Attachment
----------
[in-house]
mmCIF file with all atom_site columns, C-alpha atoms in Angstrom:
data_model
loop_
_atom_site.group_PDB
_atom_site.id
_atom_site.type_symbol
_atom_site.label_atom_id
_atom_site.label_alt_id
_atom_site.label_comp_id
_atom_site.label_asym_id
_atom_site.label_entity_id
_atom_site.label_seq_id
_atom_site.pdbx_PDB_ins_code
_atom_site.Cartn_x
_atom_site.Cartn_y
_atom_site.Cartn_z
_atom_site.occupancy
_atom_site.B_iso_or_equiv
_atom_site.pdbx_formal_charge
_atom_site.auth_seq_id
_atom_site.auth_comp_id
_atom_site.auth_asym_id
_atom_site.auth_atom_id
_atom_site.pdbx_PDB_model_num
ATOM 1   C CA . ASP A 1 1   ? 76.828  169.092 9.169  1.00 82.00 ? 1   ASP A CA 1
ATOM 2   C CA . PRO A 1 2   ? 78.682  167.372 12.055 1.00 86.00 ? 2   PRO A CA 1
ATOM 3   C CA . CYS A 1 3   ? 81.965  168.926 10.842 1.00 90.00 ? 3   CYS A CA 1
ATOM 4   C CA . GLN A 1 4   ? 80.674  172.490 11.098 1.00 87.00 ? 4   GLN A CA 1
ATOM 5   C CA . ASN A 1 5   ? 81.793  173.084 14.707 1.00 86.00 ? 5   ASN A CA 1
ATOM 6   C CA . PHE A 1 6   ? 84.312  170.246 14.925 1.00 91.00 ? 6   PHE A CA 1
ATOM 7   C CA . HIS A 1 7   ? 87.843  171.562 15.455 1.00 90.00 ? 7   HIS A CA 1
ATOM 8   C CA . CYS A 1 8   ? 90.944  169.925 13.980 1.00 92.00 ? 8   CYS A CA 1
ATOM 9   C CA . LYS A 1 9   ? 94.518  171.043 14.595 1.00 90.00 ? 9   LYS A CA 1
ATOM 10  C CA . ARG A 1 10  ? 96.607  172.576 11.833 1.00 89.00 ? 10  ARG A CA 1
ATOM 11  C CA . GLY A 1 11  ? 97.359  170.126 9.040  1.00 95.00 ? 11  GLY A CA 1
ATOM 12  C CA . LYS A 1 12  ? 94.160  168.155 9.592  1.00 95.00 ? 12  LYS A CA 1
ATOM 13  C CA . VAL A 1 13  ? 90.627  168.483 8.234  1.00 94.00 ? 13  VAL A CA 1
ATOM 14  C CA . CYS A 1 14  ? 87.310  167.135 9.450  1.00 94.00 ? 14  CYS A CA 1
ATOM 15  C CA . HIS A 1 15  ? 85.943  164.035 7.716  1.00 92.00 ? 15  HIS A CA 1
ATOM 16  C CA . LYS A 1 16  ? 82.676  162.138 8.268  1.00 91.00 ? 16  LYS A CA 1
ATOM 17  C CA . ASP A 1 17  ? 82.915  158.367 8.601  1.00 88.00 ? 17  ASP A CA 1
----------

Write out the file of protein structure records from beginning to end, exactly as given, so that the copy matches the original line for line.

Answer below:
[in-house]
mmCIF file with all atom_site columns, C-alpha atoms in Angstrom:
data_model
loop_
_atom_site.group_PDB
_atom_site.id
_atom_site.type_symbol
_atom_site.label_atom_id
_atom_site.label_alt_id
_atom_site.label_comp_id
_atom_site.label_asym_id
_atom_site.label_entity_id
_atom_site.label_seq_id
_atom_site.pdbx_PDB_ins_code
_atom_site.Cartn_x
_atom_site.Cartn_y
_atom_site.Cartn_z
_atom_site.occupancy
_atom_site.B_iso_or_equiv
_atom_site.pdbx_formal_charge
_atom_site.auth_seq_id
_atom_site.auth_comp_id
_atom_site.auth_asym_id
_atom_site.auth_atom_id
_atom_site.pdbx_PDB_model_num
ATOM 1   C CA . ASP A 1 1   ? 76.828  169.092 9.169  1.00 82.00 ? 1   ASP A CA 1
ATOM 2   C CA . PRO A 1 2   ? 78.682  167.372 12.055 1.00 86.00 ? 2   PRO A CA 1
ATOM 3   C CA . CYS A 1 3   ? 81.965  168.926 10.842 1.00 90.00 ? 3   CYS A CA 1
ATOM 4   C CA . GLN A 1 4   ? 80.674  172.490 11.098 1.00 87.00 ? 4   GLN A CA 1
ATOM 5   C CA . ASN A 1 5   ? 81.793  173.084 14.707 1.00 86.00 ? 5   ASN A CA 1
ATOM 6   C CA . PHE A 1 6   ? 84.312  170.246 14.925 1.00 91.00 ? 6   PHE A CA 1
ATOM 7   C CA . HIS A 1 7   ? 87.843  171.562 15.455 1.00 90.00 ? 7   HIS A CA 1
ATOM 8   C CA . CYS A 1 8   ? 90.944  169.925 13.980 1.00 92.00 ? 8   CYS A CA 1
ATOM 9   C CA . LYS A 1 9   ? 94.518  171.043 14.595 1.00 90.00 ? 9   LYS A CA 1
ATOM 10  C CA . ARG A 1 10  ? 96.607  172.576 11.833 1.00 89.00 ? 10  ARG A CA 1
ATOM 11  C CA . GLY A 1 11  ? 97.359  170.126 9.040  1.00 95.00 ? 11  GLY A CA 1
ATOM 12  C CA . LYS A 1 12  ? 94.160  168.155 9.592  1.00 95.00 ? 12  LYS A CA 1
ATOM 13  C CA . VAL A 1 13  ? 90.627  168.483 8.234  1.00 94.00 ? 13  VAL A CA 1
ATOM 14  C CA . CYS A 1 14  ? 87.310  167.135 9.450  1.00 94.00 ? 14  CYS A CA 1
ATOM 15  C CA . HIS A 1 15  ? 85.943  164.035 7.716  1.00 92.00 ? 15  HIS A CA 1
ATOM 16  C CA . LYS A 1 16  ? 82.676  162.138 8.268  1.00 91.00 ? 16  LYS A CA 1
ATOM 17  C CA . ASP A 1 17  ? 82.915  158.367 8.601  1.00 88.00 ? 17  ASP A CA 1